I would definitely use a database, but picking the right one for the problem would require a bit more information, especially about the format of the data. Here are my recommendations, with some details about when I'd choose one over the other:
If all of your data fits the same schema (has all the same fields), then relational would make sense. From your question, you mentioned that you only need 2 indexes,
Assuming you have a lot of other data for each entry, an SQL database would make a lot of sense (using something like your query).
- You seem to already know how it works
- Very similar to the CSV style of doing things
- You can use SELECT/JOIN (if you need to later)
- Wasted space for unused fields
- Doesn't scale well (if you need more space)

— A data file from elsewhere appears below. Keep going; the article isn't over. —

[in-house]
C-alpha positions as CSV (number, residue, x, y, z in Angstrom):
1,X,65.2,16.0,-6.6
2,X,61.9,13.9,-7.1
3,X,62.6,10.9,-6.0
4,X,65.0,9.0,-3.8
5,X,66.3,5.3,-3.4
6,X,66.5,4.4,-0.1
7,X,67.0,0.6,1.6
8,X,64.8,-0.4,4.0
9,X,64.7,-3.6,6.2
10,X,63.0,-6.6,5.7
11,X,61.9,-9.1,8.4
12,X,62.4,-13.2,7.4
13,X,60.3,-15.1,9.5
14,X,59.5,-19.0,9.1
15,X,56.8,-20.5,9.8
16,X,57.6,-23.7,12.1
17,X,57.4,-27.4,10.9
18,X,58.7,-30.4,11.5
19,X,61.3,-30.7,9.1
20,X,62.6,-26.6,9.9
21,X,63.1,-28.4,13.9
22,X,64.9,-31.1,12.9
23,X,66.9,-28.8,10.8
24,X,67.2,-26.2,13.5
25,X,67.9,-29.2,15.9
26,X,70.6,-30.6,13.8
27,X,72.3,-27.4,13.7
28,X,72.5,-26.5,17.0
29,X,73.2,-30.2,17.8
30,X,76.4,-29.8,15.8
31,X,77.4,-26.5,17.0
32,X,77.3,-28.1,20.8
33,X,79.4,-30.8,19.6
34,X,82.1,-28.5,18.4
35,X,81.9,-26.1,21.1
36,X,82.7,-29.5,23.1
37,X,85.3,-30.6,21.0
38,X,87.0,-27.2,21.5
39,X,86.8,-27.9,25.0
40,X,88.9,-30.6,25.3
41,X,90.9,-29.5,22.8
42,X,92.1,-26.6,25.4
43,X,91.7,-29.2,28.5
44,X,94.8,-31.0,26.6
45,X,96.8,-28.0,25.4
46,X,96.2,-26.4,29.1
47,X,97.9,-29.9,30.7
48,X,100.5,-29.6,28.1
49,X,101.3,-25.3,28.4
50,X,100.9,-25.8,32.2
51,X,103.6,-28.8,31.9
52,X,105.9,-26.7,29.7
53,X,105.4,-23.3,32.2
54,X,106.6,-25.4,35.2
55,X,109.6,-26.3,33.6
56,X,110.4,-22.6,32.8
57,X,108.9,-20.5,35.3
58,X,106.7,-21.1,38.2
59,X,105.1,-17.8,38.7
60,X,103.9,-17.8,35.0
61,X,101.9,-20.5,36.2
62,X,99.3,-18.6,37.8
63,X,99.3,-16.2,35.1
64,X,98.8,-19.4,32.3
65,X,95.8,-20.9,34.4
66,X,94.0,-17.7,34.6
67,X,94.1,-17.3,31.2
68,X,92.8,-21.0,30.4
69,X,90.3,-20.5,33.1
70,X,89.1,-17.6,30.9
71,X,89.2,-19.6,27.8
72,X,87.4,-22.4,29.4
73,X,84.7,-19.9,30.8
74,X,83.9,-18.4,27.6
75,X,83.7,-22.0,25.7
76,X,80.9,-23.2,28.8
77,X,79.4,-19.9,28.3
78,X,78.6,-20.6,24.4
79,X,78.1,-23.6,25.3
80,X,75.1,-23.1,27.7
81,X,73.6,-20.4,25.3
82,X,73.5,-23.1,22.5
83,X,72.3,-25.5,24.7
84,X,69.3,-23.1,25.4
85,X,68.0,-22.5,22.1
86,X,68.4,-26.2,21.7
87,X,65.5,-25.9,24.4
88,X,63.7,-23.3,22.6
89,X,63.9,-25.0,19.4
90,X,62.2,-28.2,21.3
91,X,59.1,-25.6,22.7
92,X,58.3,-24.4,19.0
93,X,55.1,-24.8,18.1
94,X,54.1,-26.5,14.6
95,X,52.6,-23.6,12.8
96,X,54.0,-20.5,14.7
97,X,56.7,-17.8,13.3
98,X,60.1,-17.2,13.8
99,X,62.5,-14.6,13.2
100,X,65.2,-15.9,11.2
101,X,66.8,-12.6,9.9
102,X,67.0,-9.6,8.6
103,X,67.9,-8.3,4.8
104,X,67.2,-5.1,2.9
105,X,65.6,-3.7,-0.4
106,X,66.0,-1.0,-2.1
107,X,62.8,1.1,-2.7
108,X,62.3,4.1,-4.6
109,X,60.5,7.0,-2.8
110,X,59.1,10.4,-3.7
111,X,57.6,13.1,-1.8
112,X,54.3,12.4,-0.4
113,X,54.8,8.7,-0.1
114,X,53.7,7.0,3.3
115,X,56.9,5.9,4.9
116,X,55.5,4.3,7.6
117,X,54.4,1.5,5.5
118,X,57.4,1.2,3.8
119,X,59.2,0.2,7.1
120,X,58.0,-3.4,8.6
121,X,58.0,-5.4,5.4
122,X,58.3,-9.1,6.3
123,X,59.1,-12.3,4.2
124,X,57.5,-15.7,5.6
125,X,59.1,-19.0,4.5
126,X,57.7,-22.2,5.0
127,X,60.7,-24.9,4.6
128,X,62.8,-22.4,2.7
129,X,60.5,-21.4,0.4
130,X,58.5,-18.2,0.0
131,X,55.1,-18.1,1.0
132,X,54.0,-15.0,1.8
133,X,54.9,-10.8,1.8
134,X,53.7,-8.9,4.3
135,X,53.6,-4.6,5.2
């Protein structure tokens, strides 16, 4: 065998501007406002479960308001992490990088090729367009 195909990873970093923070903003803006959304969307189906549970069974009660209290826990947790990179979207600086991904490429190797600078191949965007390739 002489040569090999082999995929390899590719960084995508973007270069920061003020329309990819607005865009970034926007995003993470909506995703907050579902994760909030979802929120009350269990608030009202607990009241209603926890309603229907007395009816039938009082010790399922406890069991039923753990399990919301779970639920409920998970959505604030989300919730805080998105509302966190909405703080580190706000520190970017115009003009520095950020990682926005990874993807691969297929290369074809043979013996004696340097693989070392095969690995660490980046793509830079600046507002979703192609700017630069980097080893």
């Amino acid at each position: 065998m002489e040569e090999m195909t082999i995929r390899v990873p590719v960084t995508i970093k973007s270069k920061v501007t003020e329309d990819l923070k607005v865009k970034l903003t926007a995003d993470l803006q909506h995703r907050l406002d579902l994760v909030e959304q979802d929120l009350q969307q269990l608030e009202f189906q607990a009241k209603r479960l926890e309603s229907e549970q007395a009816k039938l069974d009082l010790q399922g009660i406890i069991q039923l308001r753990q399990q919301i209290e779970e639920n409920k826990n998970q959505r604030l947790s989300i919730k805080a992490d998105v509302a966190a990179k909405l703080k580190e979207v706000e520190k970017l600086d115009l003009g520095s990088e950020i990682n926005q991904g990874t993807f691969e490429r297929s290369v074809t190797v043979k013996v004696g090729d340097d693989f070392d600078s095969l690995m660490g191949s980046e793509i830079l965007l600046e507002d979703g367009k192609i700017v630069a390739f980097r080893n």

- Might be overkill, because the problem isn't embarassingly relational
If your data doesn't fit the same schema (a lot of different keys with only a couple shared keys), a document store would make more sense. Since your data is kind of relational, MongoDB would make a ton of sense.
I would use the following JSON guide for your database:
I would set
date to be indexes, just like in the SQL example. MongoDB is fast, and it doesn't take up space for extra keys.
Benefits of this approach:
- Scales really well (you can add nodes and shard)
- Really simple to work with
- Might not offer the features you need
Both are good approaches, but it really depends on what exactly the data looks like. In general, databases are really good at querying, filesystems aren't, especially as the data gets big.
I would personally go the NoSQL route, but I would really need more information about the dataset and usage patterns. If the data needs to scale, then this is likely the best option.
I'm not really an expert, but I just don't like working with SQL that much. If the data is embarassingly relational, then SQL makes tons of sense, but it seems that everything you're doing would fit in one or two tables.